Inside the Studio

Kirsty Warman

Favorite material to work with?
I use a mixture of Matisse and Golden Acrylic paints. I enjoy in particular the fluid nature of the Golden Acrylics, and the drying time is perfect for one who has little patience for waiting. This is ironic, because my practice is all about waiting and the paint commanding a directive. Paint aside, I love a 0.01 black ink pen to doodle fine lines.

What themes do you pursue?
I would describe my paintings as abstract figurative; one cannot be without the other. Although, how can they be abstract if there is a figural presence? I move paint continuously around the canvas until something that I like appears – it could be a line or a semblance of things. Although, it doesn’t end there – I destroy and rebuild/paint. I can say without hesitation every painting has a period of doubt and questioning.

How many years as an artist?
Seriously, as a visual artist, a mere four years. I have always been creative, but it has taken many years to arrive at this place. Besides, I would have had little to say any earlier.

What was the best advice given to you as an artist?
Be instinctual. Leave feedback at the door. Otherwise you can waste a day thinking too much.

Where is your studio?
My studio space is in a corner of my partner’s photographic studio. It’s in a lovely old building overlooking a small park.

Art school or self-taught?
Since I was small, I have always tethered on the fringes of the creative. Finally, in 2009 I decided to apply to the ART School – I can remember thinking often that first year, this is where I am meant to be.

Prefer to work with music or in silence?
I certainly work better listening to music. If in silence, the noise in my head can be too much at times.

What’s around the corner from your place?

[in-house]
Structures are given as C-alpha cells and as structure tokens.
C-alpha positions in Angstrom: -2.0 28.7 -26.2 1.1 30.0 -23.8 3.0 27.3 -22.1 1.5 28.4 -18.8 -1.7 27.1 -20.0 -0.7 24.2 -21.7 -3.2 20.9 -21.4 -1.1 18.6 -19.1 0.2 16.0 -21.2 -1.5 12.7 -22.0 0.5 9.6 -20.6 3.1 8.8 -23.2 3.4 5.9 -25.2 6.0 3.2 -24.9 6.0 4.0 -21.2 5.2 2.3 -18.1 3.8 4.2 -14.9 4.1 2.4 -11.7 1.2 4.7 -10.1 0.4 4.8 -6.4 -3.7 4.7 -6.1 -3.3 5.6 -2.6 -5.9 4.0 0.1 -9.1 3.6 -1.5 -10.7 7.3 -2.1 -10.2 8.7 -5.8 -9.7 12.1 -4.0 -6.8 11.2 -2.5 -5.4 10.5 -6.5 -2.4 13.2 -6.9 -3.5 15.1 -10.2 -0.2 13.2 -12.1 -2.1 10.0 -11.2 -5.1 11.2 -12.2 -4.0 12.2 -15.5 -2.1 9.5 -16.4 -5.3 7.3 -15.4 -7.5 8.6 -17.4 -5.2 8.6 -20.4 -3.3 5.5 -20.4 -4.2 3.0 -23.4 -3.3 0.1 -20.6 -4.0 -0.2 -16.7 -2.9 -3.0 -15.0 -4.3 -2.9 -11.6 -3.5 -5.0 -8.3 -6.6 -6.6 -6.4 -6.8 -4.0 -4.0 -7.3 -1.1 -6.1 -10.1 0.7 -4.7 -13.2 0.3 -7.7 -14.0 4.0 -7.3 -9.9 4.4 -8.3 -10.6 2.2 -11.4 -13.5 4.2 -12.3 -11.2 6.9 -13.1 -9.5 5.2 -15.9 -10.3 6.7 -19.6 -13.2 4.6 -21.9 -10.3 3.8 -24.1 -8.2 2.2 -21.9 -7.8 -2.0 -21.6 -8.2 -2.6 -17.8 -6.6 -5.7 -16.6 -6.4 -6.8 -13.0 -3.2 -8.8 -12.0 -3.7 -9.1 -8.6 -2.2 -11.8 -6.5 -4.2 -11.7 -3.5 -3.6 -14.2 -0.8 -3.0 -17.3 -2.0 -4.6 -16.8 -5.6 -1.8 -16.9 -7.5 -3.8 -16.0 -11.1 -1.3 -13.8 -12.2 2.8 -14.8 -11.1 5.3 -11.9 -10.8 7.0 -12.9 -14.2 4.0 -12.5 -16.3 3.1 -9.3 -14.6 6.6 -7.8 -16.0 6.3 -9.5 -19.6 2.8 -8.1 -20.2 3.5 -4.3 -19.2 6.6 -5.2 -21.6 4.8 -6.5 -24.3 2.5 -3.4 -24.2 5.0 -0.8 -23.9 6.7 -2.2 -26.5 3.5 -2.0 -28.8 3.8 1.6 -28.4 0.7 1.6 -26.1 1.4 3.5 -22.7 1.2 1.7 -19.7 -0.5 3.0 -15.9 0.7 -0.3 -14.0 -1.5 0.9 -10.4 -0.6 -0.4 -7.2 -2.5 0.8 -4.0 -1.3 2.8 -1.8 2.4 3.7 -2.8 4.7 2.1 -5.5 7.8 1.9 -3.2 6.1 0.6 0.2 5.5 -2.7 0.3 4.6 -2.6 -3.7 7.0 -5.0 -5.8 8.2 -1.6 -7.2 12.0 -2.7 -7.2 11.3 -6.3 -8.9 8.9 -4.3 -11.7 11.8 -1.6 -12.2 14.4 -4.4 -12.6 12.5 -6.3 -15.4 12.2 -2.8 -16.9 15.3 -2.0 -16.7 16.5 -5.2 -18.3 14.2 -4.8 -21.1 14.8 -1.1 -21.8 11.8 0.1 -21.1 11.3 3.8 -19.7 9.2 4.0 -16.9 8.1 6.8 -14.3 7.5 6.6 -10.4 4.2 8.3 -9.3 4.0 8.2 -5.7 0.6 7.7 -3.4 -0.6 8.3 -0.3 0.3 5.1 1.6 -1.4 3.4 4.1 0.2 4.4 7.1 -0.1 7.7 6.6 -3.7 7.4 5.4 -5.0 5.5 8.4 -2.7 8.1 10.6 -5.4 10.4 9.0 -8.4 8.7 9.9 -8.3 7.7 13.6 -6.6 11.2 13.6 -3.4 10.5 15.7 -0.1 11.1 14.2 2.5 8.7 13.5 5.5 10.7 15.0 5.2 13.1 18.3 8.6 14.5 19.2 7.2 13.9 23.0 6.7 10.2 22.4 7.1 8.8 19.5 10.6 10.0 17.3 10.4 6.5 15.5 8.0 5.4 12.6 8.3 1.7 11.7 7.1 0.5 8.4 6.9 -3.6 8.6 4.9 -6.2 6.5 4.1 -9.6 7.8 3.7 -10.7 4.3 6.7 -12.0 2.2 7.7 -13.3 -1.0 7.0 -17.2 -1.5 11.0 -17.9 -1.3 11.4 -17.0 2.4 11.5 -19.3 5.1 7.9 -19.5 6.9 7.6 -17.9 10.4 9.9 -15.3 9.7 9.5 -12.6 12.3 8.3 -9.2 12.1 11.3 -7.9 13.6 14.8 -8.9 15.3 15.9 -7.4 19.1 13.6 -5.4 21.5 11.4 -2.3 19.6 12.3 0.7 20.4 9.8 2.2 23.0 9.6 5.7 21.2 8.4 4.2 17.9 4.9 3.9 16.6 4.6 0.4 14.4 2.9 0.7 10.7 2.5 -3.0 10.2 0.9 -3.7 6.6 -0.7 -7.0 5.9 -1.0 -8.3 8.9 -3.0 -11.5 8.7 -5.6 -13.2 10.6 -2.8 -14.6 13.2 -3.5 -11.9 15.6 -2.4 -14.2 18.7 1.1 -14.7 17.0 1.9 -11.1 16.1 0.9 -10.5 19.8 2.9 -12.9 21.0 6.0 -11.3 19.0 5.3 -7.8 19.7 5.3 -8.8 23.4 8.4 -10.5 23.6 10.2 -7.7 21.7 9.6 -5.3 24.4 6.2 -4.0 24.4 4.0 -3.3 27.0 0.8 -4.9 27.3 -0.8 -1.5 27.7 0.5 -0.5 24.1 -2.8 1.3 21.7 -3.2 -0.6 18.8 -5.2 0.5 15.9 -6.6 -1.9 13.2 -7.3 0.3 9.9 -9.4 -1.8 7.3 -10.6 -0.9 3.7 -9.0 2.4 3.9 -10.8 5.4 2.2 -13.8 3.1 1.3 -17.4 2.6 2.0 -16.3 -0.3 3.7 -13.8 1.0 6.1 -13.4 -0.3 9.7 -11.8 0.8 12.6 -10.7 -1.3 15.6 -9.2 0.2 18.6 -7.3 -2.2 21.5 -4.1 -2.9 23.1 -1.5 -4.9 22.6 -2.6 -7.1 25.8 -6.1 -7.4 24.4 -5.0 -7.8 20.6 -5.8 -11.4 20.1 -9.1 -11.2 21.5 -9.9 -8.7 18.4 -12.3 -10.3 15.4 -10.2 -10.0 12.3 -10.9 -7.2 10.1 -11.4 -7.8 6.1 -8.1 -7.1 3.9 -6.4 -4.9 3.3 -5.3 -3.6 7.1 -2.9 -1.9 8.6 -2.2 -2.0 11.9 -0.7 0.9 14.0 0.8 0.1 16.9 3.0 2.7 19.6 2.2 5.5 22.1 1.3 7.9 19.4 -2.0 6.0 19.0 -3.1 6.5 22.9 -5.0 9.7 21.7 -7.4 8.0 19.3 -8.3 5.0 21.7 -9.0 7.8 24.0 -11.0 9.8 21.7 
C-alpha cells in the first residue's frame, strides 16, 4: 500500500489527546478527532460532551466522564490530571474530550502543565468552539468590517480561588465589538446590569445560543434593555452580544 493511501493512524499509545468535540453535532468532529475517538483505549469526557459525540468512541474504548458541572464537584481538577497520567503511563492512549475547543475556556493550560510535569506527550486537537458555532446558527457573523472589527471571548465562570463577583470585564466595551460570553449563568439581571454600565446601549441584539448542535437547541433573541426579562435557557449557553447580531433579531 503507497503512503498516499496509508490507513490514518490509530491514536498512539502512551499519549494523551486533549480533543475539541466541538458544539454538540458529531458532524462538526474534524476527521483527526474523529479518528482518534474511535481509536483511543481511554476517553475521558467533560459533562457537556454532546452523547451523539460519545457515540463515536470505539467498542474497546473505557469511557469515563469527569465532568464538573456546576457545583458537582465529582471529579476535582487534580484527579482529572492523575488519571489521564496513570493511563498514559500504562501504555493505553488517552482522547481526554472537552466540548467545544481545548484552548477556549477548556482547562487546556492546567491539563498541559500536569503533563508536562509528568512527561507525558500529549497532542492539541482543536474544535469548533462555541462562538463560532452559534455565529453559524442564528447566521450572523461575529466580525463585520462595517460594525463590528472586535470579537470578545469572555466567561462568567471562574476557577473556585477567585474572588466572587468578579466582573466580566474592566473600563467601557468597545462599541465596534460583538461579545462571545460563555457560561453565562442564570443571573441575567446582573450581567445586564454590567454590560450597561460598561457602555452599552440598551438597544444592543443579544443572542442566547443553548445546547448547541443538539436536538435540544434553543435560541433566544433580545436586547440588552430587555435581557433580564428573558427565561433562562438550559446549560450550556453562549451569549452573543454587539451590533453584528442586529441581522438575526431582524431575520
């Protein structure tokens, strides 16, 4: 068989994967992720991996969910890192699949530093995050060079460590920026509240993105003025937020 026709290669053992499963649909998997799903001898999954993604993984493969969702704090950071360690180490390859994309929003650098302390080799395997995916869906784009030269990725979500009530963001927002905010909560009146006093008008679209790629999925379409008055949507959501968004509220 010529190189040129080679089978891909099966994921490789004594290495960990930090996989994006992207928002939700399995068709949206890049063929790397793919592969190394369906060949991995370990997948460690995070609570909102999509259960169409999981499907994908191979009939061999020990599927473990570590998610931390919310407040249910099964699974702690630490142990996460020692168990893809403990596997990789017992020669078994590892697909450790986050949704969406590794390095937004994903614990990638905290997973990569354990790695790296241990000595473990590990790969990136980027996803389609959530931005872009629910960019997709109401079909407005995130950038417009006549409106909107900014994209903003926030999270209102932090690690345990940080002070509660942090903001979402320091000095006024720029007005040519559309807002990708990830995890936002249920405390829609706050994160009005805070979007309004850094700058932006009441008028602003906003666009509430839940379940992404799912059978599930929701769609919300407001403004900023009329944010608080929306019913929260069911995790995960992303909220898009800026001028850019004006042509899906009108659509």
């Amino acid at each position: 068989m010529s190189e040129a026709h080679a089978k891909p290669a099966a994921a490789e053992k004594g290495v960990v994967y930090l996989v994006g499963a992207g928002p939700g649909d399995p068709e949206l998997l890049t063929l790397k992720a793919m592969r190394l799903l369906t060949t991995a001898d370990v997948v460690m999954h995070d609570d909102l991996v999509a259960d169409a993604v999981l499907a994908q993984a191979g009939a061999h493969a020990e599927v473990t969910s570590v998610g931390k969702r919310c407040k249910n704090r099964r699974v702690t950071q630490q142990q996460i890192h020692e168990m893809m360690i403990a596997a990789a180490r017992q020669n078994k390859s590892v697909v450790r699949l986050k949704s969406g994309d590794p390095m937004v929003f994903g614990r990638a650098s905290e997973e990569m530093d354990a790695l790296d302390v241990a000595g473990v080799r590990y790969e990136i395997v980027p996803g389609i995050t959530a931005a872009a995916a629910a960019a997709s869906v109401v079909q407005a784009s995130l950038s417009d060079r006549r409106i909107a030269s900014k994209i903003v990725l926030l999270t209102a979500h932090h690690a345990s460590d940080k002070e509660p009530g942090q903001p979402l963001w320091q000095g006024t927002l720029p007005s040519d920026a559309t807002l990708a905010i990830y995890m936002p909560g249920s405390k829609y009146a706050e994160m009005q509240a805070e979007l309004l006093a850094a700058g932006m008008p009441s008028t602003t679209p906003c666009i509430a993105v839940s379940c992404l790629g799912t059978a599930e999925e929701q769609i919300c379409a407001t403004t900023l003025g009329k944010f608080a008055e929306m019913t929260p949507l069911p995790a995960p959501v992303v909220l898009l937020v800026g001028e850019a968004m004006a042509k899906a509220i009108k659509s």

Outside the studio, there are four art galleries, a great Cambodian restaurant, and a small park. Around the corner from home is the beach and cafes – happy days.

Where can we find you outside the studio?
The majority of the time taxiing my son to either tennis or football.

If you couldn’t be an artist, what would you do?
A travel/lifestyle writer/photographer, or a product designer.

Day job?
Visual artist.

What do you collect?
From our last move, it appears I collect recipe books – I have many. Additionally, art/interior magazines. I had to force myself, after editing the number down, to recycle magazines dating back to when we were in London in the late 90s, early 2000s.

Favorite contemporary artist?
Gerhard Richter writings on doubt and uncertainty. Cecily Brown, discussion on her paintings in regard to abstraction and figuration. Aside from that, I love her paintings. I am fascinated with the works of Francis Bacon and Philip Guston.

If you could only have one piece of art in your life, what would it be?
Leonardo da Vinci’s Annunciation, 1472-1475, housed in the Uffizi Gallery in Florence.

Use anything other than paint?
I use ink, and doodle most days. My doodles run parallel to my painting practice. The illustrations are normally fast manipulations on paper, whereas my paintings are a continual contest meshing the ground and the figure until the paint falls where it is destined.

Palette knifes?
I would be lost without my palette knife. It is in constant use moving the paint around the canvas – love it!!